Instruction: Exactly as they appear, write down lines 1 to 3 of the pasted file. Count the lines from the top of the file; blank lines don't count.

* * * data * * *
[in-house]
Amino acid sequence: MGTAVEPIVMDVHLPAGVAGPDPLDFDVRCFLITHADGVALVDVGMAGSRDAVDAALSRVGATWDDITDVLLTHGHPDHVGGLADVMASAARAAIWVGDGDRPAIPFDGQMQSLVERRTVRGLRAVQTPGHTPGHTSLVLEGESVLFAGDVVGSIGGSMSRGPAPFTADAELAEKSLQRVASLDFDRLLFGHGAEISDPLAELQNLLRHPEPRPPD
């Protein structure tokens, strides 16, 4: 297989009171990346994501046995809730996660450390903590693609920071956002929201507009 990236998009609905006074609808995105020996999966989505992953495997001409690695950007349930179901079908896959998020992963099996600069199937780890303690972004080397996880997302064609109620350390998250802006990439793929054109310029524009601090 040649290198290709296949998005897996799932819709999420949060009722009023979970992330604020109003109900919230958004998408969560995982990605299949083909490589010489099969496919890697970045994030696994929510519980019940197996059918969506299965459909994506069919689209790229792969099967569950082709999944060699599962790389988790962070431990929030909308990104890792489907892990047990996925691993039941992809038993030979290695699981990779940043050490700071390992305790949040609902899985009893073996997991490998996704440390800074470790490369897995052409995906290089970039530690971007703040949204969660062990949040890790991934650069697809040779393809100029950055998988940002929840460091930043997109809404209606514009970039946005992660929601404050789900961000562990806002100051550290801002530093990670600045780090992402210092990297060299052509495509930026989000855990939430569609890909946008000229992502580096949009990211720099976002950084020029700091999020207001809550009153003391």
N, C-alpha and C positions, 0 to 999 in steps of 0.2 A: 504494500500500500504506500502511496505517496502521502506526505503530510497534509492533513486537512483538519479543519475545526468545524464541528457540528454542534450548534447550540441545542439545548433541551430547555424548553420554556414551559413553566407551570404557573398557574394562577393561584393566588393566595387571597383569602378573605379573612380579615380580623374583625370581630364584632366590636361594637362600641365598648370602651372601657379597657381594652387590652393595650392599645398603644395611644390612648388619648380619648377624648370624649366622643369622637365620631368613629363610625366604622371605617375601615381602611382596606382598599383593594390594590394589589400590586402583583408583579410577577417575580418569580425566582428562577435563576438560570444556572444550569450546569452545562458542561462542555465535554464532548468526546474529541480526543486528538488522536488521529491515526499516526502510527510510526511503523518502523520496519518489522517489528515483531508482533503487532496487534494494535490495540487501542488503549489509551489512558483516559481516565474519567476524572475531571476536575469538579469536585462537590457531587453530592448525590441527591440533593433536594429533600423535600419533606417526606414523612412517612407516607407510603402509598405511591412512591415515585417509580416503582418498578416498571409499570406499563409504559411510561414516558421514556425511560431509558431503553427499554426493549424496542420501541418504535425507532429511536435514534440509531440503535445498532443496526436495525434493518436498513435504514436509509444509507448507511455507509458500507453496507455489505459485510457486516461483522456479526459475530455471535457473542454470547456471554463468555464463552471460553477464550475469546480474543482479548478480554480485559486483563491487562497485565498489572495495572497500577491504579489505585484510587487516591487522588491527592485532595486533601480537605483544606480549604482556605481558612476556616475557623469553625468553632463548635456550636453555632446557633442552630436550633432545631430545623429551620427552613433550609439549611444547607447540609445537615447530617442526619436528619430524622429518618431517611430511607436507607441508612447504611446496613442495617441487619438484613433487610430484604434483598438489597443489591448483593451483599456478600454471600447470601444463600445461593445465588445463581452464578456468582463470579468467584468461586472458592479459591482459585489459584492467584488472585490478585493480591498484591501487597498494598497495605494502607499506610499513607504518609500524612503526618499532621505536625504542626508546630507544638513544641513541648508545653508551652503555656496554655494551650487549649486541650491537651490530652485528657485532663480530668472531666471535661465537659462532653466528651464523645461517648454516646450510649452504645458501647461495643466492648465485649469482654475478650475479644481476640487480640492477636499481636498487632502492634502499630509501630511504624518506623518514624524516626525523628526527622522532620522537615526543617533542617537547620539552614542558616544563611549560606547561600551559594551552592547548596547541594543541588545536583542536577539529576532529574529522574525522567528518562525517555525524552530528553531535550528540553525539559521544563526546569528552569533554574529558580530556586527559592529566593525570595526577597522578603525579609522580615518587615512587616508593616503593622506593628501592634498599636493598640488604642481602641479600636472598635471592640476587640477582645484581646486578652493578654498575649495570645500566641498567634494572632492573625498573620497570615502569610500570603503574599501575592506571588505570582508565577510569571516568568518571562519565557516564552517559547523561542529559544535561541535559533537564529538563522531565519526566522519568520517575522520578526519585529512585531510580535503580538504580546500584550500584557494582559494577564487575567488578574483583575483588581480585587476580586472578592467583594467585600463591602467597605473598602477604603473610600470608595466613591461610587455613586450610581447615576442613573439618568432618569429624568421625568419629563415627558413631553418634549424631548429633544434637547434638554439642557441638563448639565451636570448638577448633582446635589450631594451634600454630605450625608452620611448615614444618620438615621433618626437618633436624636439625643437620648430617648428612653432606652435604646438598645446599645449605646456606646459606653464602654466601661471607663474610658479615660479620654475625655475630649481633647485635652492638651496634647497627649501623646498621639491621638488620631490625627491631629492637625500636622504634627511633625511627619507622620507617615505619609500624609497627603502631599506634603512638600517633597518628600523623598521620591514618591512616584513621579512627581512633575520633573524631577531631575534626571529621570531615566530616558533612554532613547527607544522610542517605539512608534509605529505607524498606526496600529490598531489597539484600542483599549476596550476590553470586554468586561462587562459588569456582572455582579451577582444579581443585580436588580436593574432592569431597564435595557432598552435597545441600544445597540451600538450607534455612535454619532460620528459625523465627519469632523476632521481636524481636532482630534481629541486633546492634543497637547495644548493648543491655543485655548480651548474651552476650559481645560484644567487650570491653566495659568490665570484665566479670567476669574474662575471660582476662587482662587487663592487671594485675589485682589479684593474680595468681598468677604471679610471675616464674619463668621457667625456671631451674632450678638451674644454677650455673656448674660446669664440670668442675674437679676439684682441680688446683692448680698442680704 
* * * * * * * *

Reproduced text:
[in-house]
Amino acid sequence: MGTAVEPIVMDVHLPAGVAGPDPLDFDVRCFLITHADGVALVDVGMAGSRDAVDAALSRVGATWDDITDVLLTHGHPDHVGGLADVMASAARAAIWVGDGDRPAIPFDGQMQSLVERRTVRGLRAVQTPGHTPGHTSLVLEGESVLFAGDVVGSIGGSMSRGPAPFTADAELAEKSLQRVASLDFDRLLFGHGAEISDPLAELQNLLRHPEPRPPD
């Protein structure tokens, strides 16, 4: 297989009171990346994501046995809730996660450390903590693609920071956002929201507009 990236998009609905006074609808995105020996999966989505992953495997001409690695950007349930179901079908896959998020992963099996600069199937780890303690972004080397996880997302064609109620350390998250802006990439793929054109310029524009601090 040649290198290709296949998005897996799932819709999420949060009722009023979970992330604020109003109900919230958004998408969560995982990605299949083909490589010489099969496919890697970045994030696994929510519980019940197996059918969506299965459909994506069919689209790229792969099967569950082709999944060699599962790389988790962070431990929030909308990104890792489907892990047990996925691993039941992809038993030979290695699981990779940043050490700071390992305790949040609902899985009893073996997991490998996704440390800074470790490369897995052409995906290089970039530690971007703040949204969660062990949040890790991934650069697809040779393809100029950055998988940002929840460091930043997109809404209606514009970039946005992660929601404050789900961000562990806002100051550290801002530093990670600045780090992402210092990297060299052509495509930026989000855990939430569609890909946008000229992502580096949009990211720099976002950084020029700091999020207001809550009153003391």